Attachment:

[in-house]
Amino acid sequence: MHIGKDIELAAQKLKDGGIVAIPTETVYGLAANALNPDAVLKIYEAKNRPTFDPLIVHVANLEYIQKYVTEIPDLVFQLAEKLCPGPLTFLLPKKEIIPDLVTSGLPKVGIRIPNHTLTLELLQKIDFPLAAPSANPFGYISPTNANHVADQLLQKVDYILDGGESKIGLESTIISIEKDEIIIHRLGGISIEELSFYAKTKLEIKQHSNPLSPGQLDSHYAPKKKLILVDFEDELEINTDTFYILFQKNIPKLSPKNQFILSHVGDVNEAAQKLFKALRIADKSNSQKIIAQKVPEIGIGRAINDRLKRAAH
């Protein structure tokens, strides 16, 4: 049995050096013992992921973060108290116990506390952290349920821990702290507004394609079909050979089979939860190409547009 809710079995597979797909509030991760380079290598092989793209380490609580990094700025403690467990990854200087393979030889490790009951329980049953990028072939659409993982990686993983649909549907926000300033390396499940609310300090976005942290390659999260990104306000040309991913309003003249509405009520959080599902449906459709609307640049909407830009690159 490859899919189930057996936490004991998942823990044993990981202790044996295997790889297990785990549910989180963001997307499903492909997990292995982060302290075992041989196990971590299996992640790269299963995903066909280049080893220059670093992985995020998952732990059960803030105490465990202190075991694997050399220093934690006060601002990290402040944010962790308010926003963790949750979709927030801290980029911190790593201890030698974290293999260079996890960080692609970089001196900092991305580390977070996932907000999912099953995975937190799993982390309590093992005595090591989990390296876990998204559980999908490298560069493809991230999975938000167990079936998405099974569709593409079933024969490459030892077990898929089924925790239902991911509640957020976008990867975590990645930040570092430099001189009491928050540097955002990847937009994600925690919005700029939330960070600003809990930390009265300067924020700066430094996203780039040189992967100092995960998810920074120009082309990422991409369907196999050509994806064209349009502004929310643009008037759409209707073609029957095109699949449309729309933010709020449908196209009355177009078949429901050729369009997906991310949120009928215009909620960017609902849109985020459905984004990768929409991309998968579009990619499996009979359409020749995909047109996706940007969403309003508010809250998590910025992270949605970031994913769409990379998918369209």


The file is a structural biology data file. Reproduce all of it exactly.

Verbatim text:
[in-house]
Amino acid sequence: MHIGKDIELAAQKLKDGGIVAIPTETVYGLAANALNPDAVLKIYEAKNRPTFDPLIVHVANLEYIQKYVTEIPDLVFQLAEKLCPGPLTFLLPKKEIIPDLVTSGLPKVGIRIPNHTLTLELLQKIDFPLAAPSANPFGYISPTNANHVADQLLQKVDYILDGGESKIGLESTIISIEKDEIIIHRLGGISIEELSFYAKTKLEIKQHSNPLSPGQLDSHYAPKKKLILVDFEDELEINTDTFYILFQKNIPKLSPKNQFILSHVGDVNEAAQKLFKALRIADKSNSQKIIAQKVPEIGIGRAINDRLKRAAH
């Protein structure tokens, strides 16, 4: 049995050096013992992921973060108290116990506390952290349920821990702290507004394609079909050979089979939860190409547009 809710079995597979797909509030991760380079290598092989793209380490609580990094700025403690467990990854200087393979030889490790009951329980049953990028072939659409993982990686993983649909549907926000300033390396499940609310300090976005942290390659999260990104306000040309991913309003003249509405009520959080599902449906459709609307640049909407830009690159 490859899919189930057996936490004991998942823990044993990981202790044996295997790889297990785990549910989180963001997307499903492909997990292995982060302290075992041989196990971590299996992640790269299963995903066909280049080893220059670093992985995020998952732990059960803030105490465990202190075991694997050399220093934690006060601002990290402040944010962790308010926003963790949750979709927030801290980029911190790593201890030698974290293999260079996890960080692609970089001196900092991305580390977070996932907000999912099953995975937190799993982390309590093992005595090591989990390296876990998204559980999908490298560069493809991230999975938000167990079936998405099974569709593409079933024969490459030892077990898929089924925790239902991911509640957020976008990867975590990645930040570092430099001189009491928050540097955002990847937009994600925690919005700029939330960070600003809990930390009265300067924020700066430094996203780039040189992967100092995960998810920074120009082309990422991409369907196999050509994806064209349009502004929310643009008037759409209707073609029957095109699949449309729309933010709020449908196209009355177009078949429901050729369009997906991310949120009928215009909620960017609902849109985020459905984004990768929409991309998968579009990619499996009979359409020749995909047109996706940007969403309003508010809250998590910025992270949605970031994913769409990379998918369209």